David Lecour Parker lived a life filled with faith, music, and love. Along with his twin brother, he was born on December 20, 1923. David and Allan lived with their older sister, Eleanor, and their parents, Eleanor and James, in Brooklyn and then moved to Ridgewood, N.J., when he was 7. Music was always central to their family life, and David truly had a gift for playing the piano. He often recalled the night when he was 16 and his father got up from the piano bench and turned it over to David for their family Sunday night hymn sing.
David went to Middlebury College for his freshman year, before transferring to Hamilton to attend his father’s alma mater where his brother was also studying. David and Allan were in the class of 1945 but graduated in 1947 because of World War II. David served in the army, and his battalion was destined for the Battle of the Bulge. The night before the troops were set to ship out to Europe, nine men—out of thousands—had their names called. David was one of these nine sent to Guam instead of France, to serve with the army signal corps. In addition to being proud of his military service, he was also proud of his ability to fit into his army uniform throughout his lifetime.
After college, David went on the G.I. bill to Union Theological Seminary in New York City. Here he studied with some of the greatest theological minds of the twentieth century, including James Muilenburg, Reinhold Niebuhr, and Paul Tillich. Along with world-renowned theologians, David traveled to Amsterdam and attended the historic first meeting of the World Council of Churches as the secretary to Union’s president, Henry Van Dusen. Upon seminary graduation, David was ordained in the Methodist Church and began serving churches as a pastor. For about a decade, he sponsored immigrant families from Germany in his home. Some people stayed with him for a few months, but one family stayed for three years, during which time David learned to speak German like a native, which he did as often as he could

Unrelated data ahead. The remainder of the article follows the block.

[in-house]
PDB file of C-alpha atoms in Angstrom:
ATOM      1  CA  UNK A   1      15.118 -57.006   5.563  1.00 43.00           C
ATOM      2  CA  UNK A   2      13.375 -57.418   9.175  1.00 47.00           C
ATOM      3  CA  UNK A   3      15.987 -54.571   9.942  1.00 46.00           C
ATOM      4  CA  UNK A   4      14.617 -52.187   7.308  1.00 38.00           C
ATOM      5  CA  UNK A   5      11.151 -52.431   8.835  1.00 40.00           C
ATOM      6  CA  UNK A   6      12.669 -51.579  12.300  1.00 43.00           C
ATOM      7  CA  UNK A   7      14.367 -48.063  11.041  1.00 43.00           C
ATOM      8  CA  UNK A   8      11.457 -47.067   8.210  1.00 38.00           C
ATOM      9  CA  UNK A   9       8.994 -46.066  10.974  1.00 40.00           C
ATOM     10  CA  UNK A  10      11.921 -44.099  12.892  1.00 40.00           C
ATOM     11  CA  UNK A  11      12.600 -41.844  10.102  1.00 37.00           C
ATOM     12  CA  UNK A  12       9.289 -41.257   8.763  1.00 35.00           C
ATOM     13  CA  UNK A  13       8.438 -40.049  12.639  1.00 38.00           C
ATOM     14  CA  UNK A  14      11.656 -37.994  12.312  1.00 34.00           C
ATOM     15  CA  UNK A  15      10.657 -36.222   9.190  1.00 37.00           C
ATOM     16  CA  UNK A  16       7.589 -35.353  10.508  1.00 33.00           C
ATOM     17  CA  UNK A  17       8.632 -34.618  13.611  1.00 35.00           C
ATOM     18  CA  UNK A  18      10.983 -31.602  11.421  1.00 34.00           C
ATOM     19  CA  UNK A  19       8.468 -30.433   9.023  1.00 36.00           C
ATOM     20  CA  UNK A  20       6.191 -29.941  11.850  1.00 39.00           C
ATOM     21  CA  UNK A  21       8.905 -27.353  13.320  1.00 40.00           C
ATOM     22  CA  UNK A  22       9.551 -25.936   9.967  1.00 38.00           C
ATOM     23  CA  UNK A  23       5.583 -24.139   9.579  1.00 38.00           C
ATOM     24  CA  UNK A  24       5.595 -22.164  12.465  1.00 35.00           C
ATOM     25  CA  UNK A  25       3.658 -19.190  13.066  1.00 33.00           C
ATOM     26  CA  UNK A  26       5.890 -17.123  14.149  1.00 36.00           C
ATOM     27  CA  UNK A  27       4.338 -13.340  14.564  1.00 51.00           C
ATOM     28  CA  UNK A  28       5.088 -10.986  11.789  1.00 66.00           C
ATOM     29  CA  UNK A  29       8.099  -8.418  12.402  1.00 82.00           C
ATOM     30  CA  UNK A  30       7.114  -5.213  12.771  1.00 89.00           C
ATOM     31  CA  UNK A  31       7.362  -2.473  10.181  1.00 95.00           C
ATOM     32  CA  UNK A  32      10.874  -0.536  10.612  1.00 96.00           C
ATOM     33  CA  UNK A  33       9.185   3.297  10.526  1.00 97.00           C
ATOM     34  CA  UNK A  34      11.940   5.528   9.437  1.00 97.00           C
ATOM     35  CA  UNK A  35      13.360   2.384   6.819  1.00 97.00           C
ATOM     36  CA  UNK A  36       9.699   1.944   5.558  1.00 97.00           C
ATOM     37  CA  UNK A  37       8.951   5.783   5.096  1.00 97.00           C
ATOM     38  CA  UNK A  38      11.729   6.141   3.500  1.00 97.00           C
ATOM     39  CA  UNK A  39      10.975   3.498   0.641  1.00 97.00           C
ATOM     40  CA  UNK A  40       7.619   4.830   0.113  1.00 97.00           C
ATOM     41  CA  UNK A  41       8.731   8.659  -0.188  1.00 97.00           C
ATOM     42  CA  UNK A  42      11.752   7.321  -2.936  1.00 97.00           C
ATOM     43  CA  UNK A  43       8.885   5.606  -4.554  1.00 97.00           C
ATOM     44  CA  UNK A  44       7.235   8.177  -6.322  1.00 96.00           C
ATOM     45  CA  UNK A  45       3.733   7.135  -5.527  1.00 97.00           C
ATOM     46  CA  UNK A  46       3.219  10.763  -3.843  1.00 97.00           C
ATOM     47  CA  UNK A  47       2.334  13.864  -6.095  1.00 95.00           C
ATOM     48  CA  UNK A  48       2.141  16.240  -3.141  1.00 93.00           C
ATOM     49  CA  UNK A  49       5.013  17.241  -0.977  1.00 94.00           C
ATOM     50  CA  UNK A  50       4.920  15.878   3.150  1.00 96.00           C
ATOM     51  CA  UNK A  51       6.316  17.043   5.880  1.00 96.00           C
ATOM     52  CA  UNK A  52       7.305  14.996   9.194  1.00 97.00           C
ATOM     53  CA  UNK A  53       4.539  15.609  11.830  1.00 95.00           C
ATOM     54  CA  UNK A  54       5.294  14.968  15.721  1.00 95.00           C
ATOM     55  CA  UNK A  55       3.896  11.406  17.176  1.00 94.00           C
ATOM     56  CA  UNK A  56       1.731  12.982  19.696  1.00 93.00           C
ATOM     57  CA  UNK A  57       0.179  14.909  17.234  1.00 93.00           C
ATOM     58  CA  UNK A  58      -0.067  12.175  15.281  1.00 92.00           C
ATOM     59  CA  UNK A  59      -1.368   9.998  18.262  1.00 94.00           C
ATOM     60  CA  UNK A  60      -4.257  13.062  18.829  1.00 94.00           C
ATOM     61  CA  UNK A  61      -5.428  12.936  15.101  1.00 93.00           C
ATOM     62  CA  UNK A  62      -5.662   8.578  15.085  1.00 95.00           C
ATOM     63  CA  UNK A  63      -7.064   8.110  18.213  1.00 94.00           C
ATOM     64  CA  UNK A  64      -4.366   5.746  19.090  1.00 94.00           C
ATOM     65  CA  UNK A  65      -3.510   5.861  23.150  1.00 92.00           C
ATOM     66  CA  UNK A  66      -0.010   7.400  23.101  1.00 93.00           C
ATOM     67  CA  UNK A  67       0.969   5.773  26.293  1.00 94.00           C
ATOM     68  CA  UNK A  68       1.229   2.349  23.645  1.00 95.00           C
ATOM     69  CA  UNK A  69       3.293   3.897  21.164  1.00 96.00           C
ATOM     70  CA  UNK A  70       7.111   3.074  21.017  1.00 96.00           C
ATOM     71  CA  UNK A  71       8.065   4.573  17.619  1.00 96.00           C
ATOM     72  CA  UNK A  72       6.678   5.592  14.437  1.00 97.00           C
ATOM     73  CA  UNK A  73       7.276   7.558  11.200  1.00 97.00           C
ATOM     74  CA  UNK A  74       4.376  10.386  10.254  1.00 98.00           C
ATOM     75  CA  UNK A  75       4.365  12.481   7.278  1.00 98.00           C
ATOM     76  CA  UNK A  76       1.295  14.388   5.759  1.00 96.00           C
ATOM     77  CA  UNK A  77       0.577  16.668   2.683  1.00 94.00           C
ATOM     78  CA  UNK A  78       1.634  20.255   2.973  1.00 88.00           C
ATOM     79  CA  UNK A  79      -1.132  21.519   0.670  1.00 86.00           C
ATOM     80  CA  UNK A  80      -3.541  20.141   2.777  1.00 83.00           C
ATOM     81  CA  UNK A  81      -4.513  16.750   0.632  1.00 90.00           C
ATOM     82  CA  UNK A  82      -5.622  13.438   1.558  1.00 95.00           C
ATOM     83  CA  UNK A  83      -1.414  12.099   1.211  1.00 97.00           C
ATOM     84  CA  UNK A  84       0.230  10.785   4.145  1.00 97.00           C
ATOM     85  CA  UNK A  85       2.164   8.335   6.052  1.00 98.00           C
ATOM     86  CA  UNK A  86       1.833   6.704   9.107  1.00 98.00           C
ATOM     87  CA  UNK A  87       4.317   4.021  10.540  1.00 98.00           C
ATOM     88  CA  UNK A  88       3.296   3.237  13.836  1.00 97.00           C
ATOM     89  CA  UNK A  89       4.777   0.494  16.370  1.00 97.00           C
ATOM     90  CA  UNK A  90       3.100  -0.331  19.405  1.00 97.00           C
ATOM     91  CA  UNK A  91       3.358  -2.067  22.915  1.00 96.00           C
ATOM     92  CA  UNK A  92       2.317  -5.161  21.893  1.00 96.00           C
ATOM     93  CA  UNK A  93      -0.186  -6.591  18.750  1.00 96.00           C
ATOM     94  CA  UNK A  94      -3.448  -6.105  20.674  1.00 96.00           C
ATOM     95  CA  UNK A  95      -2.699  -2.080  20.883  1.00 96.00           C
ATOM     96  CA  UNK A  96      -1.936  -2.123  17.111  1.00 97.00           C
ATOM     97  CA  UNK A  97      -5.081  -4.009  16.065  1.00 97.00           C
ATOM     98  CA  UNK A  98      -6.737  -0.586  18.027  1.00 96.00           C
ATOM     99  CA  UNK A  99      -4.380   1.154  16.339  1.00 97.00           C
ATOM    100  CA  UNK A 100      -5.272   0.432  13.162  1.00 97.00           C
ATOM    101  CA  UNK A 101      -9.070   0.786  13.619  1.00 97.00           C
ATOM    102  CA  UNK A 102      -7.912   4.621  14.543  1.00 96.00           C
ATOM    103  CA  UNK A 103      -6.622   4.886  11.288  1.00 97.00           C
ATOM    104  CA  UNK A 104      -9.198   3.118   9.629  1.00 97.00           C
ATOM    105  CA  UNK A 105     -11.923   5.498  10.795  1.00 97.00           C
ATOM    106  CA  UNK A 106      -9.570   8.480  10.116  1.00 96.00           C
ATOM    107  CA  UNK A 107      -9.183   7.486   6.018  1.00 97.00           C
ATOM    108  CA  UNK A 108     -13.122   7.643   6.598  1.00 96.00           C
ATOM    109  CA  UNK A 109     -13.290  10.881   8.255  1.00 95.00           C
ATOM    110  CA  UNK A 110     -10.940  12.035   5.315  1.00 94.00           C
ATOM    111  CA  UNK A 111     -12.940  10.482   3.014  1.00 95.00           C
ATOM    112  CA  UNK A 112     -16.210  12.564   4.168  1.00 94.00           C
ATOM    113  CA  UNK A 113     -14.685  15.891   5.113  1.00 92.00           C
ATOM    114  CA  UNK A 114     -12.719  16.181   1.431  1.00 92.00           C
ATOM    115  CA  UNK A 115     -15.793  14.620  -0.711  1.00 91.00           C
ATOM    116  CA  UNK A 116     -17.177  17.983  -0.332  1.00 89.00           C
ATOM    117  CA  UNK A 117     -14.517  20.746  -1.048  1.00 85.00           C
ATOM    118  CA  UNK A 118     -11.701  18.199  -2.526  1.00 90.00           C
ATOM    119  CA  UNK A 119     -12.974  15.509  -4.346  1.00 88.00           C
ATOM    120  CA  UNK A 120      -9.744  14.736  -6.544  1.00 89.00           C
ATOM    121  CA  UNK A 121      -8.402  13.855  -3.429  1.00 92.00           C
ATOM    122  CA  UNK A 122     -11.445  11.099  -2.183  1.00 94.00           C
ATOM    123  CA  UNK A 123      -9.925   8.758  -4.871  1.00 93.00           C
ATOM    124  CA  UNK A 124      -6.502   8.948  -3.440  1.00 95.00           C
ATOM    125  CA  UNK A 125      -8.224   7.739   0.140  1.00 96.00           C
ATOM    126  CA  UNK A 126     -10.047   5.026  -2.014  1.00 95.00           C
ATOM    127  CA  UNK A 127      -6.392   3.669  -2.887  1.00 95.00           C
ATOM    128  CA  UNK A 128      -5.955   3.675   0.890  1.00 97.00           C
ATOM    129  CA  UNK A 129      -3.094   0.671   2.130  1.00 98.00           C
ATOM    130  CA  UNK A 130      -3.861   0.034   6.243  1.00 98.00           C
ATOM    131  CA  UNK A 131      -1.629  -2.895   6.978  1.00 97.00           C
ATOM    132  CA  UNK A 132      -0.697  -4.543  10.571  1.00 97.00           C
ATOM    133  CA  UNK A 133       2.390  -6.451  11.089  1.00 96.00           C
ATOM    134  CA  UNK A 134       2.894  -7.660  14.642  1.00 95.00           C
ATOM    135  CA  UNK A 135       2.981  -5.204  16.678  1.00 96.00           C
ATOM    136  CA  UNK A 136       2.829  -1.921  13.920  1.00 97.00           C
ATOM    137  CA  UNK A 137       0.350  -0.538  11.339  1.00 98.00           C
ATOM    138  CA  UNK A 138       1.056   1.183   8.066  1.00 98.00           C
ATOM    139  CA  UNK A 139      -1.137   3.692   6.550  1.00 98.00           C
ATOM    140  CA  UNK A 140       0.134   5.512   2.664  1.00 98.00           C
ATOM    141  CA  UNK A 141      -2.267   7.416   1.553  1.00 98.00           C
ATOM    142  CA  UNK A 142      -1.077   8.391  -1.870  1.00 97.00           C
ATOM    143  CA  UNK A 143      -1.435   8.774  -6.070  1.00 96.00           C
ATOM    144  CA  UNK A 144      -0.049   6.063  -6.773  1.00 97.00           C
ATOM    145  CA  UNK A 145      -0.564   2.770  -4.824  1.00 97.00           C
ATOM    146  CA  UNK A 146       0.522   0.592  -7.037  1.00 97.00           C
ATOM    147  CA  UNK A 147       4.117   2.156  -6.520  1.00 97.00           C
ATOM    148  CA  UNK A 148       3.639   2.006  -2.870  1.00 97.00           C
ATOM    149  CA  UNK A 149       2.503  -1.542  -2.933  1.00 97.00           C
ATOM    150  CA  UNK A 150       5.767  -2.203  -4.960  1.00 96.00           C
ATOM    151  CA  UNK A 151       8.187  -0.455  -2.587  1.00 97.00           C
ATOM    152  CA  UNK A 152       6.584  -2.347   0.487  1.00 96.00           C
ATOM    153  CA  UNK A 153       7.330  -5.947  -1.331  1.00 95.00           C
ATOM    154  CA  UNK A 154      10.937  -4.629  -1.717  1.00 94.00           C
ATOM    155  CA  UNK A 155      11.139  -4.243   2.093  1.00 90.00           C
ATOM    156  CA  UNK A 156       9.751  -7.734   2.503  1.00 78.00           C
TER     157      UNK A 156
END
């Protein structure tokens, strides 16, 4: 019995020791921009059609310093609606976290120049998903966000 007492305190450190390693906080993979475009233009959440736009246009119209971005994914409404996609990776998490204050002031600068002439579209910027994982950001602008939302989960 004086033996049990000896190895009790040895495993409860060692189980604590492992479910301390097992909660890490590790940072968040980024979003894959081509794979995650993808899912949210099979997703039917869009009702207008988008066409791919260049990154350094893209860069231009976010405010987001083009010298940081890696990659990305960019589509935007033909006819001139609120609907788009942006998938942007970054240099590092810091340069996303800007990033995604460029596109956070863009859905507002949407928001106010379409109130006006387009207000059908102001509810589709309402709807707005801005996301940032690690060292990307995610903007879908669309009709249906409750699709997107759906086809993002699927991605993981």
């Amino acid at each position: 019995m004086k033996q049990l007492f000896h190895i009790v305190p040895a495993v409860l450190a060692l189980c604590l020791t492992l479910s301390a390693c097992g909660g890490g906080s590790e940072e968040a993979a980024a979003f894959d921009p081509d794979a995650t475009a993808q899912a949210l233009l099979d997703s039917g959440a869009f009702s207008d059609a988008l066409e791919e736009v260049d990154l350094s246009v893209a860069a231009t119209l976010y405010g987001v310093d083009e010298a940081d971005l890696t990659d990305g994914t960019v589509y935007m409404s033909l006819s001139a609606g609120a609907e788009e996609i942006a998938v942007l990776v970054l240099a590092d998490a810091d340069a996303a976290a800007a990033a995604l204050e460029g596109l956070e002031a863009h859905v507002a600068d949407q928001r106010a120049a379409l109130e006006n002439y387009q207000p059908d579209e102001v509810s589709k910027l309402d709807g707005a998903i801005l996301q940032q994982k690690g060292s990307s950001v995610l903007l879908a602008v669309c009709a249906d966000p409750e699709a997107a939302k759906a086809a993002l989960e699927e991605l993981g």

In 1959, David met Merolyn Faith Graham, and they were married in 1960. They had three daughters—Julie, Katie, and Valerie—and together they created a loving, hospitable home for family and friends. He was a caring father who enjoyed teaching his daughters army calisthenics, making them animal-shaped pancakes, and writing songs for them on their birthdays. He was also happy and proud that all three daughters, and later a grandson, Eli, would go on to attend Hamilton College.
David was a lifetime pastor who served eleven congregations in northern New Jersey, Staten Island, and Long Island. He blessed every church he served with his musical abilities as he played the piano and organ and knew over 300 hymns by heart. He also was deeply committed to clear and meaningful liturgy.
David was an early supporter of civil rights, women’s rights, and gay rights. Additionally he was a community leader in interfaith relations. Usually an easy-going, affable person, he was deeply upset by acts of injustice, and he joined in protests and reached out to individuals to help.
After serving United Methodist churches faithfully for 54 years, he retired to Lord’s Valley, Pa., where he continued his active church involvement as organist of the Church at Hemlock Farms. After the death of his wife, Merolyn, in 2007, David went to live with his daughter Julie and her family in Larchmont, N.Y., before finally settling at Wesley Village in Shelton, Conn.
David died peacefully of natural causes in the early hours of April 6. He leaves behind a strong legacy of love and memories of wonderful music, along with thousands of personalized poetic, acrostic, and musical tributes that he wrote for colleagues, friends, and family. People who knew David recall his vibrant energy, vigorous piano playing, deep faith, and endearing character traits. In addition to extended family, there are also dear friends who are considered part of the family. He is survived by his three daughters: Julie Faith Parker (Bill Crawford), Kate Parker-Burgard (Don), and Valerie Parker; and six grandchildren: Graham, Mari, Jacob, Eli, Maxwell, and Josephine.
There will be an interment with the family on Saturday morning.
The funeral service will be held at the Larchmont Avenue Church, 60 Forest Park Ave, Larchmont, N.Y., at 3 pm on Saturday, April 9.